And that brings me to the fourth way, the food itself. It’s not anywhere near as impressive as the swoons you’ll read on Tripadvisor. The fish was overcooked and dried out. The dishes were over-complicated and trying way too hard to impress. I’ll just chalk it up to the fact that most people think things taste better on vacation.

While I’m at it, I’ll also chalk up the fifth way, price. Thank god I ate here on an expense account, because the food simply doesn’t live up to the wallet-syphoning cost, which is made only worse by the exchange rate, the island mark-up and the fact that lobster is used in almost every dish except the desserts.

2 teeth

Ariel Sands

34 Shore Road Devonshire P.O. Box 334 Hamilton HM BX, Bermuda • +1 441-236-1010 • arielsands.com

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The hotel is owned in part by the Douglas family. As in Michael Douglas. As in the actor. As in why you’ll see photos of him and Catherine Zeta Jones on the walls around the hotel and all over the website. But don’t let that sway you into thinking this place is a Hollywood gimmick. It’s actually quite charming and dare I say, a bit understated. It’s also very authentic, with it’s colorful, icing-topped bungalows.

But posh it isn’t, so should you choose to stay here, don’t expect anything glorious. Scratch that. Don’t expect anything glorious from the hotel. The restaurant, however serves up a glorious codfish and potato breakfast (pictured). It looks bizarre, no doubt, but somehow it all just works, especially when you mix it all together into a crazy delicious mush complete with spicy tomatoes, avocado and onions.

Unfortunately that was the only meal I had here though, so I can’t speak about much else on the menu. But even so, l will say that it was the best meal I’ve had in Bermuda, both trips combine (which includes a dinner at the widely acclaimed Four Ways), and all meal occasions considered. But don’t just take it from me, take it from the highly aggressive sparrows that will try to steal it right off of your plate should you dare let down your guard between bites.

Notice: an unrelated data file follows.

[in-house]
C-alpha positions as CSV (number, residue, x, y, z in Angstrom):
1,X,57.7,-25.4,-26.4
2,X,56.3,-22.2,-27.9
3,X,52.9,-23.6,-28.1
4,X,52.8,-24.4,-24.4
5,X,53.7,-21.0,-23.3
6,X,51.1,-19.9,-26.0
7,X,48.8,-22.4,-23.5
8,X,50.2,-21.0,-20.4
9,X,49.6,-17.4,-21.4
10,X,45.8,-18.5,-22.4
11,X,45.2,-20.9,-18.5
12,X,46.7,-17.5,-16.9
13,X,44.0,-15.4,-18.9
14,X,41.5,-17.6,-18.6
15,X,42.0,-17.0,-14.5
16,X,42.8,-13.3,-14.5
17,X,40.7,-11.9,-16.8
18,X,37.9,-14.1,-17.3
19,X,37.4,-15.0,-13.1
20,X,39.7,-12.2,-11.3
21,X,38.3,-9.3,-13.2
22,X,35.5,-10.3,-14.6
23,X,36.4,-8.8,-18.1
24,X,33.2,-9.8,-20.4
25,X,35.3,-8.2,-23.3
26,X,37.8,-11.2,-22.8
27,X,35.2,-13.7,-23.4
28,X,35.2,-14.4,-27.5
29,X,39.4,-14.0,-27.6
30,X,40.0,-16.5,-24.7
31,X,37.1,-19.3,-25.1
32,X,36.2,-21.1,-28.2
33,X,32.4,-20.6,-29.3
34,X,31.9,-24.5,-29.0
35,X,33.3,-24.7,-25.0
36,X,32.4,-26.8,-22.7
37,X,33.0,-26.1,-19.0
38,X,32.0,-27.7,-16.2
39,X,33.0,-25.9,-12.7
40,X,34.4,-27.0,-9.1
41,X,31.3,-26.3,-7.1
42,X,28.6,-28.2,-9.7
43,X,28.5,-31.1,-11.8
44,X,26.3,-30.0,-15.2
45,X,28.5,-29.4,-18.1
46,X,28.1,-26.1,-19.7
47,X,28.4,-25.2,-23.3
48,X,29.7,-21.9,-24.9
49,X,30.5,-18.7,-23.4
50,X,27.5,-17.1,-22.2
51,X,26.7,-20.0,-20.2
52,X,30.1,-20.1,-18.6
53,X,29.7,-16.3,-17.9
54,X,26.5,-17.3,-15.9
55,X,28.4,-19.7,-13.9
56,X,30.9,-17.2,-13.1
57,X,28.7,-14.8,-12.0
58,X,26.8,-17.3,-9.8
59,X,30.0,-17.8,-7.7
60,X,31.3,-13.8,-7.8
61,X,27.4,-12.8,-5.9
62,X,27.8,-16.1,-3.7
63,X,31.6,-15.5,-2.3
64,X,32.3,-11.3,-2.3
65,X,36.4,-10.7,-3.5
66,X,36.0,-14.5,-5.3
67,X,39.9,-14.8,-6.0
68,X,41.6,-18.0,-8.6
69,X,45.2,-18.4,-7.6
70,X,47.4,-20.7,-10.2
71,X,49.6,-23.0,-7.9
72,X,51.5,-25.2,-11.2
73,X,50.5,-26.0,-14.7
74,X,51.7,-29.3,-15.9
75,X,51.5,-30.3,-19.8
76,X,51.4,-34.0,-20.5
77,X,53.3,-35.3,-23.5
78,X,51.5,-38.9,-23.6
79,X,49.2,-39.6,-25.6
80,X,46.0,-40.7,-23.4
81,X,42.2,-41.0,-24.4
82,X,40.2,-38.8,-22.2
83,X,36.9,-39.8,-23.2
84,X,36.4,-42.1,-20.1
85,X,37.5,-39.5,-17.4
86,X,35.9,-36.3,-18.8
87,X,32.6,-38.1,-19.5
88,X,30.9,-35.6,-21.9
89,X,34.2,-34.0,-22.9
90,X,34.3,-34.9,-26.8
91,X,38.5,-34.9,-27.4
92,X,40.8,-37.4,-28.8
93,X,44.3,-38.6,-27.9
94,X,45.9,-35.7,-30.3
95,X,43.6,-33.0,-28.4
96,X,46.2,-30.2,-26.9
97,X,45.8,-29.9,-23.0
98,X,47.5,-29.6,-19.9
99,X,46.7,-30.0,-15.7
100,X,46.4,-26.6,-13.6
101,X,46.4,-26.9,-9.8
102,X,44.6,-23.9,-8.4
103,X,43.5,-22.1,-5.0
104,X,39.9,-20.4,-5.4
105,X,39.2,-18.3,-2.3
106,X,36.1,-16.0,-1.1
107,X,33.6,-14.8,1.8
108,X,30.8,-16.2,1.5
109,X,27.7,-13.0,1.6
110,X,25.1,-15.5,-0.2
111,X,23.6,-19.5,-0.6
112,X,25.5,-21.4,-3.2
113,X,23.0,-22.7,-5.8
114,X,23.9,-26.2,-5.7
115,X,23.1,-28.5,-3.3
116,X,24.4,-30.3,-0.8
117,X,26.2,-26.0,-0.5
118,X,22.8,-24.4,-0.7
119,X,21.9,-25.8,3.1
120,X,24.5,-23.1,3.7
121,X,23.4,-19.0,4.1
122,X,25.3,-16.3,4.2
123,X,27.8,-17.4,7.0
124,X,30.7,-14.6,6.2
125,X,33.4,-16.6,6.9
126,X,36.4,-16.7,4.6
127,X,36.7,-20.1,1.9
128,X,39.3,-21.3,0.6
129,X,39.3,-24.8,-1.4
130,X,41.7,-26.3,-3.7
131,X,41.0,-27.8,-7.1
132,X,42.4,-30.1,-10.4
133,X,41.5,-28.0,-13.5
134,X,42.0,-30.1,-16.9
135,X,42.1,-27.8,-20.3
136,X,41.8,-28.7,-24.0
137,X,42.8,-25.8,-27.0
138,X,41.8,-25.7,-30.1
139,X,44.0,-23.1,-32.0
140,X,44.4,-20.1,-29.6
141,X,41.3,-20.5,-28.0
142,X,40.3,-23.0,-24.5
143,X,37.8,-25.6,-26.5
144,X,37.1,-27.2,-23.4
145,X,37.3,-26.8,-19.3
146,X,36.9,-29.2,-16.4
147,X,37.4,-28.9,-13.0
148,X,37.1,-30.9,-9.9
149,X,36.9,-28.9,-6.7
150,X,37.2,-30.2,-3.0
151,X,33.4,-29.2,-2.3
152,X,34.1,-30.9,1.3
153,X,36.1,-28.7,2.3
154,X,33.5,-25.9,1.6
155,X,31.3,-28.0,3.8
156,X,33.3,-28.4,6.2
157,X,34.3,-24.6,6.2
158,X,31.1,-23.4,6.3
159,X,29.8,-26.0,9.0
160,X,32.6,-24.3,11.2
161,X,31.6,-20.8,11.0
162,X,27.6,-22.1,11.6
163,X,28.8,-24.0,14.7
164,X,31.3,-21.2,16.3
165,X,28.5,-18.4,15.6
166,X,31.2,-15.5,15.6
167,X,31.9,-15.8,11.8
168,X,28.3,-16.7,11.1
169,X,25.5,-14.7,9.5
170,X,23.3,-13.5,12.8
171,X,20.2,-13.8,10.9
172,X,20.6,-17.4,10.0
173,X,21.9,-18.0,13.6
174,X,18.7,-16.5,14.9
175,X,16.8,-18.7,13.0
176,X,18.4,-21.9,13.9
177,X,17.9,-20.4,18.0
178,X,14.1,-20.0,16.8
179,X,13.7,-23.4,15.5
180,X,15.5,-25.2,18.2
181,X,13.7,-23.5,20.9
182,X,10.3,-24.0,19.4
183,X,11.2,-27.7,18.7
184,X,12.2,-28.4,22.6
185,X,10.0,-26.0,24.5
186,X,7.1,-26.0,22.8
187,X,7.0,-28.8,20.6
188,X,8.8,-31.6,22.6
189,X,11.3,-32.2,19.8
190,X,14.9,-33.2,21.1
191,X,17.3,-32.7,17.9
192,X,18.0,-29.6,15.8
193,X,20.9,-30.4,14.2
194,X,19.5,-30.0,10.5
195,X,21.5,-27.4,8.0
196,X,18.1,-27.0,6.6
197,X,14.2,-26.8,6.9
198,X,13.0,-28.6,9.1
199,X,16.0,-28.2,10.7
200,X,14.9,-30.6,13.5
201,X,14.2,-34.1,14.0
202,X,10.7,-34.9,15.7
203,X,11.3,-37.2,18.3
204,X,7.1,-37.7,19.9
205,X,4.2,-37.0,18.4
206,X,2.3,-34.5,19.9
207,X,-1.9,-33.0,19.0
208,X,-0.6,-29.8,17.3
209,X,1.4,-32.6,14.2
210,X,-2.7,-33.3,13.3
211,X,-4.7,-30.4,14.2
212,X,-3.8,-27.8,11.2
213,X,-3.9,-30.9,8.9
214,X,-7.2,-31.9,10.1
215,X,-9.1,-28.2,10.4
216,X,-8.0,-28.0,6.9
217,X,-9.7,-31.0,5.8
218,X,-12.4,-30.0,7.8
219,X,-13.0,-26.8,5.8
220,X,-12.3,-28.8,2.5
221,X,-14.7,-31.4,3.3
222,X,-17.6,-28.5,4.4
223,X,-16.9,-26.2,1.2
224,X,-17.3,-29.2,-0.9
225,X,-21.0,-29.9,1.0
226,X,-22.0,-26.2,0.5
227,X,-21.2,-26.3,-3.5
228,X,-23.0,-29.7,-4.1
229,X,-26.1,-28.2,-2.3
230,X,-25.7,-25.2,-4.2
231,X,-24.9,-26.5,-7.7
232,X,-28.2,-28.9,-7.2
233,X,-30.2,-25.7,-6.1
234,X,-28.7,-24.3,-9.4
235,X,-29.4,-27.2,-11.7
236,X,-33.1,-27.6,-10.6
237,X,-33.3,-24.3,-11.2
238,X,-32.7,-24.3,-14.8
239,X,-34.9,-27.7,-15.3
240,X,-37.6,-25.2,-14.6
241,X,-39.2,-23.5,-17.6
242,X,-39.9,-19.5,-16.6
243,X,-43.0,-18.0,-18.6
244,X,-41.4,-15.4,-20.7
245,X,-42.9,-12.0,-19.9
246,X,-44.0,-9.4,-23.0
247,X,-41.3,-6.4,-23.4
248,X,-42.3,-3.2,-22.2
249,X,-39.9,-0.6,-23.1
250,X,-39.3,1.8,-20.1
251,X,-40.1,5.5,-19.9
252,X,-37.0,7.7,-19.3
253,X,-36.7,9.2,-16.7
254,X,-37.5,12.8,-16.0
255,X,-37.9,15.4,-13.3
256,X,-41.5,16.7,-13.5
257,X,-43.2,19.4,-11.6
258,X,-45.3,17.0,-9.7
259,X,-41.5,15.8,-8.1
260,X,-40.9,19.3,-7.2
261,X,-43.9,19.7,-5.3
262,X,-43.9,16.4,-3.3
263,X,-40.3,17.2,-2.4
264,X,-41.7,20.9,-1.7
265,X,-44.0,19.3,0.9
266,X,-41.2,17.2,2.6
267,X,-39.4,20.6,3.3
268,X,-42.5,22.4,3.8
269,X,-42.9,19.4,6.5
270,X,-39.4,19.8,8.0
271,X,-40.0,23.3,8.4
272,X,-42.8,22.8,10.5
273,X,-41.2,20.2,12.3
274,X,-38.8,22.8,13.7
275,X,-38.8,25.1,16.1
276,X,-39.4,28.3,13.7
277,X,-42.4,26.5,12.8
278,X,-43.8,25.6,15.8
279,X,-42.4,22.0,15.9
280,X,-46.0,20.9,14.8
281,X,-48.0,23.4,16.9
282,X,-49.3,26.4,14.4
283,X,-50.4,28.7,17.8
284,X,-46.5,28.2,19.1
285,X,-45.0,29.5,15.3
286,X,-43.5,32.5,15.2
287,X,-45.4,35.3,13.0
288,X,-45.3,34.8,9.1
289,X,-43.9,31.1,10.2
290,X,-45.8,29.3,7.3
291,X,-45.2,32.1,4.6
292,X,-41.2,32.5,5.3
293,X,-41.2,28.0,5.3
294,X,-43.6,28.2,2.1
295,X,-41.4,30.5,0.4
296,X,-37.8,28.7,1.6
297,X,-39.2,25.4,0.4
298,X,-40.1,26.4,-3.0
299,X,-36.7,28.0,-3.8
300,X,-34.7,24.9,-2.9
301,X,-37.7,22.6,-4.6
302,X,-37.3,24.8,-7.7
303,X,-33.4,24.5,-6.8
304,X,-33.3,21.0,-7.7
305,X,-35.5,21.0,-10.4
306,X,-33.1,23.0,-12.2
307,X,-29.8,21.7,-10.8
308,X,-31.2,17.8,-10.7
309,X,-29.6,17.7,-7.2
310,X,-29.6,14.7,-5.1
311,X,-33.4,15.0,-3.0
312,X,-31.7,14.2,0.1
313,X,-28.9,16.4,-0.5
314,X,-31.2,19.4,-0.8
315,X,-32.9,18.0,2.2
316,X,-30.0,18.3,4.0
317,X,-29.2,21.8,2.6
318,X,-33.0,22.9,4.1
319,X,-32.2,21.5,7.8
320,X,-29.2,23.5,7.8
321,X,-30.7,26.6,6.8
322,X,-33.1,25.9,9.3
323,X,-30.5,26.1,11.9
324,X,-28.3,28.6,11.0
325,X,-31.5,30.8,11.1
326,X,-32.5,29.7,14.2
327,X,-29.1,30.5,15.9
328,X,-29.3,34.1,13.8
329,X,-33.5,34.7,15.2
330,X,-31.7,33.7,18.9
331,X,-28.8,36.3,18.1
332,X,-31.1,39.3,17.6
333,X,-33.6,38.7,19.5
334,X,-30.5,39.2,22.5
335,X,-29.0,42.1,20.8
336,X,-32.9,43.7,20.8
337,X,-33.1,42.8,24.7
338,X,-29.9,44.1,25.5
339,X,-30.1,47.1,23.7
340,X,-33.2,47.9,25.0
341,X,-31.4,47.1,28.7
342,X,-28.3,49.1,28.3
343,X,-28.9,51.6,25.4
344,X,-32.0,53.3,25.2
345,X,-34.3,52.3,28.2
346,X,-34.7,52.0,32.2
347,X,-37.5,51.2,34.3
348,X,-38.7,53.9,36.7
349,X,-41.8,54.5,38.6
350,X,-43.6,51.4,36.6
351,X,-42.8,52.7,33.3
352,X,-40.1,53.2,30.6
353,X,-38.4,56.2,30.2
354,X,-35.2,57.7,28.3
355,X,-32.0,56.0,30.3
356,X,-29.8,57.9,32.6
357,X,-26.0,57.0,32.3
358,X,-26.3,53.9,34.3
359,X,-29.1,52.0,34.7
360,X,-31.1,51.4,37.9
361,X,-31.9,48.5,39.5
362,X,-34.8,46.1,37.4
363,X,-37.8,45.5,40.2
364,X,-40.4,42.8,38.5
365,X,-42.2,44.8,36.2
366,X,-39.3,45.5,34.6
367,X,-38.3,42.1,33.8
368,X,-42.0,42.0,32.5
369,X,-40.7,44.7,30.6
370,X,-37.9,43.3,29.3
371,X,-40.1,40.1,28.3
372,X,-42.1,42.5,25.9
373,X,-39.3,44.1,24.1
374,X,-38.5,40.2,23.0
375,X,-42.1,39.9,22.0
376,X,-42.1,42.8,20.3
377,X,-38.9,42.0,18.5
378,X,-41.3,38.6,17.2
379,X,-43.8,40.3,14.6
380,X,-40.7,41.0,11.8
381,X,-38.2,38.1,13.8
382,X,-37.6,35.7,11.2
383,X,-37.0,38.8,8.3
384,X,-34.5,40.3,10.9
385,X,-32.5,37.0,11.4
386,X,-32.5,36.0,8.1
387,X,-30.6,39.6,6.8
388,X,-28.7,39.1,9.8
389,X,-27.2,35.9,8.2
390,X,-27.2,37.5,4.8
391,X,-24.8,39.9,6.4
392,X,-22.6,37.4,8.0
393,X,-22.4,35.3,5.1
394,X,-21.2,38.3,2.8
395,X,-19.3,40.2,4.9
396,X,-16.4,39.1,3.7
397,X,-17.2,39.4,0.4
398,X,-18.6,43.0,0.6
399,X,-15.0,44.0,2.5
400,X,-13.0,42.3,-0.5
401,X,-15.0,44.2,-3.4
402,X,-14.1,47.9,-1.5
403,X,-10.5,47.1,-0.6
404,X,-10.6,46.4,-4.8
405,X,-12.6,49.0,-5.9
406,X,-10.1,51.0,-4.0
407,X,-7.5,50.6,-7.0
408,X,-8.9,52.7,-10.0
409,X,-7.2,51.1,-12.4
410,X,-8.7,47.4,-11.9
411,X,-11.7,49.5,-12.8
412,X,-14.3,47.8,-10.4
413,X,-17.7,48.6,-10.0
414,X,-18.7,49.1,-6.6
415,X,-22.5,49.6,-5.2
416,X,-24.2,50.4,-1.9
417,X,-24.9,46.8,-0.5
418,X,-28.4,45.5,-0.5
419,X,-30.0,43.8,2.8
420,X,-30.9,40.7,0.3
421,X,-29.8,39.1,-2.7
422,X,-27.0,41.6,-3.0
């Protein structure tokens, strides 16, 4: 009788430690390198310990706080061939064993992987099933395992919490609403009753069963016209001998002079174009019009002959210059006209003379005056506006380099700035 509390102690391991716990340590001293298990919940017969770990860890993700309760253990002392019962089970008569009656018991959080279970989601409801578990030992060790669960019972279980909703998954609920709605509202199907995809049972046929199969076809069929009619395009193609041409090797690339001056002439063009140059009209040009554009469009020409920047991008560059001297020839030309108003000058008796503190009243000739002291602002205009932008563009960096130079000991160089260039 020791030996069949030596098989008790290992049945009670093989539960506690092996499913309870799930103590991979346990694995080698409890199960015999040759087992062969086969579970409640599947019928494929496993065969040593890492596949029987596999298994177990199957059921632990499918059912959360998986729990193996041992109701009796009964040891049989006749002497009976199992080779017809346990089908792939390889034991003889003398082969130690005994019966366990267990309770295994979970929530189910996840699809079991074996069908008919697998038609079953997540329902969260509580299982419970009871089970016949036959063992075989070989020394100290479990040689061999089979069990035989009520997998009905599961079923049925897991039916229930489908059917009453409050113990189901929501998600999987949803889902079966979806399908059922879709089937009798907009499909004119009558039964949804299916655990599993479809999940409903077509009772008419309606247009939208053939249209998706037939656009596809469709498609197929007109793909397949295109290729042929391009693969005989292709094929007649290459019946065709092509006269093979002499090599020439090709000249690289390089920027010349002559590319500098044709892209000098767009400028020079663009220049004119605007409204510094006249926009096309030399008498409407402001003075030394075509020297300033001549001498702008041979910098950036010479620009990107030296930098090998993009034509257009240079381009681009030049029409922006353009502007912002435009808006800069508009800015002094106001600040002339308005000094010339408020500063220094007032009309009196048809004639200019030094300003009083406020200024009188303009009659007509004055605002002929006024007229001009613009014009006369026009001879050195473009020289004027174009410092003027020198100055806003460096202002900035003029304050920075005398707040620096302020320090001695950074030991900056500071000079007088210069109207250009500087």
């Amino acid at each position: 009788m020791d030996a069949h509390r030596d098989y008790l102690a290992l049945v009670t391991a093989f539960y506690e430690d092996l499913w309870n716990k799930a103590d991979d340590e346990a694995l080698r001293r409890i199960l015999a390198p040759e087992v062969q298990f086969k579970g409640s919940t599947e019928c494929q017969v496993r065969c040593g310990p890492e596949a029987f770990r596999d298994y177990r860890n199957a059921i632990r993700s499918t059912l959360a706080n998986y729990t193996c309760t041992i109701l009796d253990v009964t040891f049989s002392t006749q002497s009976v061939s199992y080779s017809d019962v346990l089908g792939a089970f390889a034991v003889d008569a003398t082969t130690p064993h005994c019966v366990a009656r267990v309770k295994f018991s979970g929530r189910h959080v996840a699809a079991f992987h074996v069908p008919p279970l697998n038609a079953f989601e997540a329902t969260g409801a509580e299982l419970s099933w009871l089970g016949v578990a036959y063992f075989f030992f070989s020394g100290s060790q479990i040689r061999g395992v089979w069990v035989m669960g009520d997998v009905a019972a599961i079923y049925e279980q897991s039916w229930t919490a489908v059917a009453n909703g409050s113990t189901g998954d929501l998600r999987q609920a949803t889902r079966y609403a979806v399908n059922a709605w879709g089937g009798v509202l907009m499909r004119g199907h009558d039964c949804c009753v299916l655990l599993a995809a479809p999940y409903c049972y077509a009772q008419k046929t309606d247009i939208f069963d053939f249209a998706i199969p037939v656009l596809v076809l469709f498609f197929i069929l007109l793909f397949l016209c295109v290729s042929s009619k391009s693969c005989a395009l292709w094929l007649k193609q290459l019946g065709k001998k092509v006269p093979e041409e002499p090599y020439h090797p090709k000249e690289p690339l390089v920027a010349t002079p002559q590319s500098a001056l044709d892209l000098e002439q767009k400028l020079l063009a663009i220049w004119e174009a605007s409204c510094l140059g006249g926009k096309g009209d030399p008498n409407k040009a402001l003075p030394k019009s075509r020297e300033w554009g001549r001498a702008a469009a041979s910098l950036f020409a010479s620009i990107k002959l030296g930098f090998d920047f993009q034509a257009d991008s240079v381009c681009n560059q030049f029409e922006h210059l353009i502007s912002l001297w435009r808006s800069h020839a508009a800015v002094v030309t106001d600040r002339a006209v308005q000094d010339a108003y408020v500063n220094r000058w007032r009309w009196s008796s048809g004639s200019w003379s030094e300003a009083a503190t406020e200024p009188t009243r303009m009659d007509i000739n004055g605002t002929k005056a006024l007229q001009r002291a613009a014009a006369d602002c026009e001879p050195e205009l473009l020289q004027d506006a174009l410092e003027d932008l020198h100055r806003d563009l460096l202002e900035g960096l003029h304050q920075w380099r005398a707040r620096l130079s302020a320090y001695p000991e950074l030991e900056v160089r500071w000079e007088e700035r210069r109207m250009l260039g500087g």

Oh, the ocean view from the restaurant is mighty impressive as well.

4 teeth

 

Lunch

1980 Montauk Hwy. Amagansett, NY 11930 • (631) 267-3740 lobsterroll.com

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If you’re watching The Affair on HBO, this is the place that the lead actress, Ruth Wilson, works at as a waitress. And while there is significantly less drama in the restaurant than on the show, the place is better than the tourist trap you might think it is, and I’m not just saying that because it’s an icon of the Montauk-Hampton scene. The lobster rolls (pictured) are solid and the beer on tap is on point.

The setting is also on point. Still charming as all hell with its authentic, 50 year old beach shack vibe, located on the side of a sparsely settled stretch of road with nothing around you but dunes and their bright blue sign. And while I can’t say that the name is a tour de force of creativity, it goes nicely with the no frills personality. Which in turn goes nicely with flip-flops, board shorts and a bushel of mussels.

They have droves of other seafood food options as well, although I haven’t had any of them, always opting for the tired and true. And if someone in your party is bringing down the party, rest assured they have burgers and chicken, etc… for those who don’t dig the oceanic bounty.

3 teeth

Lure Fishbar

142 Mercer St. New York, NY 10012(212) 431-7676 lurefishbar.com

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I was debating whether or not to lead with a photo of their food or of their decor, but in truth there really is no contest as to which is more impressive, hence the photo above. It’s almost as if they built a restaurant using parts from the boat in the movie “On Golden Pond.” Just gorgeous. But sadly that’s close to about it in terms of plusses- well, that and it’s location, right in the heart of prime Soho shopping.

And while the Yelpers may swoon, I have to scratch my head, because the food simply doesn’t hold up to the adulation. For example, the lobster roll is an eye roll, paling in comparison to places like Pearl, Luke’s, Mermaid Inn and Red Hook. And the other dishes weren’t much better, or perhaps even worse, because they were so unmemorable as I can’t even recall what else we had- only that it was more of blah, and enough blah to form a solid opinion that we would rather eat at any of the other dozen or so places in Soho that we love. Guess the name should’ve been a dead giveaway, lure’s are inherently shiny, attractive objects, but when you bite into them, well, you get screwed.

P.S. The sister restaurant Burger & Barrel is much, MUCH better.

2 teeth

Anthony’s

Seattle-Tacoma International Airport – Central Terminal • 17801 International Blvd. Seattle, WA 98158 •  (206) 431-3000anthonys.com